important enough for us to make sure we have a decent internet connection
and backups. If we can do that on our limited resources others will too or
eventually become uncompetitive.

I think a lot of people are likely to be in similar position for a long

Depends on what yo mean by a long time. 10 years is a long time in therms
of tech change but not that long if you are as old as me :-)

so although The Cloud is brilliant for many it's not really suitable for

Yet. That argument has been used since 2000. One thing is sure, there is a
trend for greater and greater use and that is having a significant impact
on many businesses and the way people interact.  What really matters is the
trend and the rate of change. Rates of change can hit tipping points and
become very rapid. Then it is simply too late as MS has found with mobile
operating systems and Intel with ubiquitous processor design. ARM now ships
more designs in a year than the whole x86 installed base. Yes, x86 based
computers are not going to disappear tomorrow but what leads the world in
consumer processor technology has radically shifted.

It's great to have the option to use either using the same format with
hardly any troubles with compatibility.  MSO never really delivers that
despite it's promises and despite the mainstream-public's perception.

Depends on whether odf as a format is the most important issue or specific
code as the productivity tool. For me it is odf across a wide range of
products. For someone committed to a lifetime hacking LO the perception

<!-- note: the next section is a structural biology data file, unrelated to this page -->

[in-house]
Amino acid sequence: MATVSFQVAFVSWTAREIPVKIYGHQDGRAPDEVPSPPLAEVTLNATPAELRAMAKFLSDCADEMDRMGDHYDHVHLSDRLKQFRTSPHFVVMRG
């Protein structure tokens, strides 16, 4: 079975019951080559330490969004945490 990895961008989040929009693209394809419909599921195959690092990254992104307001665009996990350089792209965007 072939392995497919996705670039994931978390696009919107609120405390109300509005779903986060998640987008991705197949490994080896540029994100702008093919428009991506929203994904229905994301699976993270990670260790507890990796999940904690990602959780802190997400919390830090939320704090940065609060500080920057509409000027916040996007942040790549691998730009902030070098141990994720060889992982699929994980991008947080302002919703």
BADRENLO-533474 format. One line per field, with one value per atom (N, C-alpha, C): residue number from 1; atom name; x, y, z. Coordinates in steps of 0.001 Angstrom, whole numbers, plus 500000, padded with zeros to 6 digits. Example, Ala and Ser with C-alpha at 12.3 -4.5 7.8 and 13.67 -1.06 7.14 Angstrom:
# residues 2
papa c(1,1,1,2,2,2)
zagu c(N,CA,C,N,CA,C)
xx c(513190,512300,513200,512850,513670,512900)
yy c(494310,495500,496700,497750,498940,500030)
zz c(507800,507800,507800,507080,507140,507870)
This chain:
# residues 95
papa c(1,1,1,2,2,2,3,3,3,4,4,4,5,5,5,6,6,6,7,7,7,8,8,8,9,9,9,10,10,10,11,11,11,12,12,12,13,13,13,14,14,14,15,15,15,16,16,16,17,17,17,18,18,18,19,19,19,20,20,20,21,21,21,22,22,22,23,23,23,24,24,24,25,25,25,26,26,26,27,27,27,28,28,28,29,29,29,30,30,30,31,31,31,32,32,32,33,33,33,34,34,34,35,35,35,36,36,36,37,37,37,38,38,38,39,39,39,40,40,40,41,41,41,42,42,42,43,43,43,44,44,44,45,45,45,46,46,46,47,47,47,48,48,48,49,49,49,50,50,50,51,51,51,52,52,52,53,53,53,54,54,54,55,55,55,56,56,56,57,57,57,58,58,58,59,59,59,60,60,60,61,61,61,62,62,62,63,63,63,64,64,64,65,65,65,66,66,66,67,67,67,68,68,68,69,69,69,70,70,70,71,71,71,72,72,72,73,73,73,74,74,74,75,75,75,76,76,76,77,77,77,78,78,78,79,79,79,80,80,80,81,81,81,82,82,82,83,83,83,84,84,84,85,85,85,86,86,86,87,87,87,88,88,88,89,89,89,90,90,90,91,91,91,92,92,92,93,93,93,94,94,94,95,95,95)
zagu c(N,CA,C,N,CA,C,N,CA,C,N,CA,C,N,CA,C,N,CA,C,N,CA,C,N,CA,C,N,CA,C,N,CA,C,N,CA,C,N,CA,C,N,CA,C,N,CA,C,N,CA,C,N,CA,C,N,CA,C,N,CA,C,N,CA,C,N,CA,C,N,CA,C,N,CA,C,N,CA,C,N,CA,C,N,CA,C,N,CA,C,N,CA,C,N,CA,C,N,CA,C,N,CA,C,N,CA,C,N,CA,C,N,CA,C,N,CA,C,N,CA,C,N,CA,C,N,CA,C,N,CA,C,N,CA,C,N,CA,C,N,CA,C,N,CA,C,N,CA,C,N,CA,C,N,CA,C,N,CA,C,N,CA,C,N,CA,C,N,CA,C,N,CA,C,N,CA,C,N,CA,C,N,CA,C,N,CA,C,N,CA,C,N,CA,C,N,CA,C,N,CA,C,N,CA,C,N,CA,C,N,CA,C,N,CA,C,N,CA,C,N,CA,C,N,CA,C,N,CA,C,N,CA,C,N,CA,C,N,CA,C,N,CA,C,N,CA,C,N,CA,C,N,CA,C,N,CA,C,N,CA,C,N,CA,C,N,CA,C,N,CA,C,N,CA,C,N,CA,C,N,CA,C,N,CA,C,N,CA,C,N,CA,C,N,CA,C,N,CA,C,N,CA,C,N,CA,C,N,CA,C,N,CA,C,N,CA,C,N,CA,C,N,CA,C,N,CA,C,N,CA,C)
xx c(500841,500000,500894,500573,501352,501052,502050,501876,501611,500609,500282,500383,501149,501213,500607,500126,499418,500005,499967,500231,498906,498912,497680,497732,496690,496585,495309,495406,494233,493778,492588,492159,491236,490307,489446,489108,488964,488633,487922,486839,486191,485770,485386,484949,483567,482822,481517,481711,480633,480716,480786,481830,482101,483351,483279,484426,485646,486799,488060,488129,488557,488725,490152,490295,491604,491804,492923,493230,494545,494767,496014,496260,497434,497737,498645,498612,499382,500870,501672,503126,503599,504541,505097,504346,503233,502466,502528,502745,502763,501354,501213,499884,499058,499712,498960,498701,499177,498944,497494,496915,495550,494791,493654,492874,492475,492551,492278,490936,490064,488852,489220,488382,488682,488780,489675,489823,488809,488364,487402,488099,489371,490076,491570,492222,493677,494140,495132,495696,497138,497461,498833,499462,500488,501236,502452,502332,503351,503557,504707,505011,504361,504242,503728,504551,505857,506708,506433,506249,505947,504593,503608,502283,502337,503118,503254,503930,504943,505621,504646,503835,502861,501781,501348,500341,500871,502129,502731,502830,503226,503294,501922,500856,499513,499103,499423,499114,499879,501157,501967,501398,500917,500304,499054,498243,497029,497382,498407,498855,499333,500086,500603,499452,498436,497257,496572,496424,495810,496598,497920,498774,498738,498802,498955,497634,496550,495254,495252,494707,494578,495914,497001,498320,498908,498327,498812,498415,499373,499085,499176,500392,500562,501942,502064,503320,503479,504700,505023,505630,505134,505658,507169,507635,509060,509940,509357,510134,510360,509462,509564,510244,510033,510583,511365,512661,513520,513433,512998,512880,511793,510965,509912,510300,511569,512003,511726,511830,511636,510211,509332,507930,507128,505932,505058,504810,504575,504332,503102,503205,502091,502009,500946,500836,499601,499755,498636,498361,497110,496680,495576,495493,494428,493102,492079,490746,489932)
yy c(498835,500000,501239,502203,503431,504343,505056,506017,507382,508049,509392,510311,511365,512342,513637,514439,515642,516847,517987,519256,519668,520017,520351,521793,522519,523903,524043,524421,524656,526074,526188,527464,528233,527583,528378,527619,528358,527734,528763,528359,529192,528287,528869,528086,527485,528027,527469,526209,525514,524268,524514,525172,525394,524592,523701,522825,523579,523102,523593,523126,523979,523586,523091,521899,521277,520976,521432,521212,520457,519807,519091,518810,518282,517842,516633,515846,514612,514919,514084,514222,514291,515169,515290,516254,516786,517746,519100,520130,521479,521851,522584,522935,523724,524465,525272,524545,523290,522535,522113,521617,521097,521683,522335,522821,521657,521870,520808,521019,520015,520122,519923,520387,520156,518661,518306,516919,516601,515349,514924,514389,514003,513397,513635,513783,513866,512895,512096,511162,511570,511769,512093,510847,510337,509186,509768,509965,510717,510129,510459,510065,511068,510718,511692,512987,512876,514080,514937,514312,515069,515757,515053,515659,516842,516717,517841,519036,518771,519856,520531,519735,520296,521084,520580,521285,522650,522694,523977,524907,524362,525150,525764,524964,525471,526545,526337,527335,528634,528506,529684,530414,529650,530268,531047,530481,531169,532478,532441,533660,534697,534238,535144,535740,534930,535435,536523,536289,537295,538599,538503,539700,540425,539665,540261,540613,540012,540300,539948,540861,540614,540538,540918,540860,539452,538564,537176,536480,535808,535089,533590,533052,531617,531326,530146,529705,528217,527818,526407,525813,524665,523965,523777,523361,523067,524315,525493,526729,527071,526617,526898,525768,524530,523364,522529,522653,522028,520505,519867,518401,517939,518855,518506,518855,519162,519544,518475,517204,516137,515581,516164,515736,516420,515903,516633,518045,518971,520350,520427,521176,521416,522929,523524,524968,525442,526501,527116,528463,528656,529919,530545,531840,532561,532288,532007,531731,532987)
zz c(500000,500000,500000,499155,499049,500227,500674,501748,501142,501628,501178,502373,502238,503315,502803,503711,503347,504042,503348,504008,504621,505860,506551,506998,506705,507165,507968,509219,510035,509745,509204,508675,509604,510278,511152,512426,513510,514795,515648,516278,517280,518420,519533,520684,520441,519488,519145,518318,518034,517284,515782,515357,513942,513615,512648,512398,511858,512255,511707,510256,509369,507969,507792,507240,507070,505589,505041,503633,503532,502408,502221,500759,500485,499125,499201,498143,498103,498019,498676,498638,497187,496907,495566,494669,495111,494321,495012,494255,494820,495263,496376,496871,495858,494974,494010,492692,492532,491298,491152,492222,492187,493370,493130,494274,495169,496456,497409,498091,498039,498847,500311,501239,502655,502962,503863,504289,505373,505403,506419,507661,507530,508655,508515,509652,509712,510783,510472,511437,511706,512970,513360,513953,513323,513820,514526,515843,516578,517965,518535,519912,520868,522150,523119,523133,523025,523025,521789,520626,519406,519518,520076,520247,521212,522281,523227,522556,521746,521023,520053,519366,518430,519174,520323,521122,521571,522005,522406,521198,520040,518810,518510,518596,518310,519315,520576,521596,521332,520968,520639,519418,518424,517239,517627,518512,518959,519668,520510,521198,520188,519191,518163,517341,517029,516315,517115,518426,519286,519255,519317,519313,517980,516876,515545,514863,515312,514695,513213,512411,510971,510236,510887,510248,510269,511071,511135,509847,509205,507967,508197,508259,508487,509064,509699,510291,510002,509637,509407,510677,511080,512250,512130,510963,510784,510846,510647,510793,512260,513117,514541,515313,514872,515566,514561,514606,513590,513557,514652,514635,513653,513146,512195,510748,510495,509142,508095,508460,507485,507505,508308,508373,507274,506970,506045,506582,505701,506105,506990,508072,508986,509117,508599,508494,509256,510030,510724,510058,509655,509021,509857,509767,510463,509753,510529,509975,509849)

might well be different.

Regards from
Tom :)

--- On *Wed, 22/8/12, Ian Lynch <>* wrote:

From: Ian Lynch <>
Subject: Re: [libreoffice-marketing] SoftMaker Office
To: "Jay Lozier" <>
Date: Wednesday, 22 August, 2012, 11:28

On 21 August 2012 16:31, Jay Lozier <<http://mc/compose?>>

The real question is whether SO (or LO) is adequate MSO replacement for
users. My experience is for most users the answer is yes; most users only
use a part of the available features. Then the issue is whether a
proprietary, commercial package (SO) is better than LO. Technically, I
believe LO is better and I do not find most commercial software support
that good (I have not checked SO's support). But others may have
opinions and comfort levels between proprietary and FOSS software.

IMHO, the real marketing issue for most users is that MS has convinced
that there is only office suite that can be used.
I think that is weakening. However it seems unclear whether AOO/LO are
the main reason. There is some evidence that Google Docs is becoming
the most influential as work migrates to the web - hence MS and 365
Office. You rightly point out that for most people the features in MSO
are complete overkill but that could be said of most desktop office
suites. We are using GoogleDocs more and more because we need to share
documents with many other people around the world and that feature is
more valuable than obscure features. We use LO/AOO in specific cases
eg to provide a pdf to publish a book but for most day to day things
Google Docs integrated with hangouts and gmail etc is much the best
solution. So I see the biggest challenge for all desktop office suites
as a gradually eroding user base as more and more people migrate to
the web for their productivity tools. Of course this is going to take
years and there might always be a specialist desktop market but then
development takes years so it is not going to be easy to change track.

Jay Lozier <http://mc/compose?>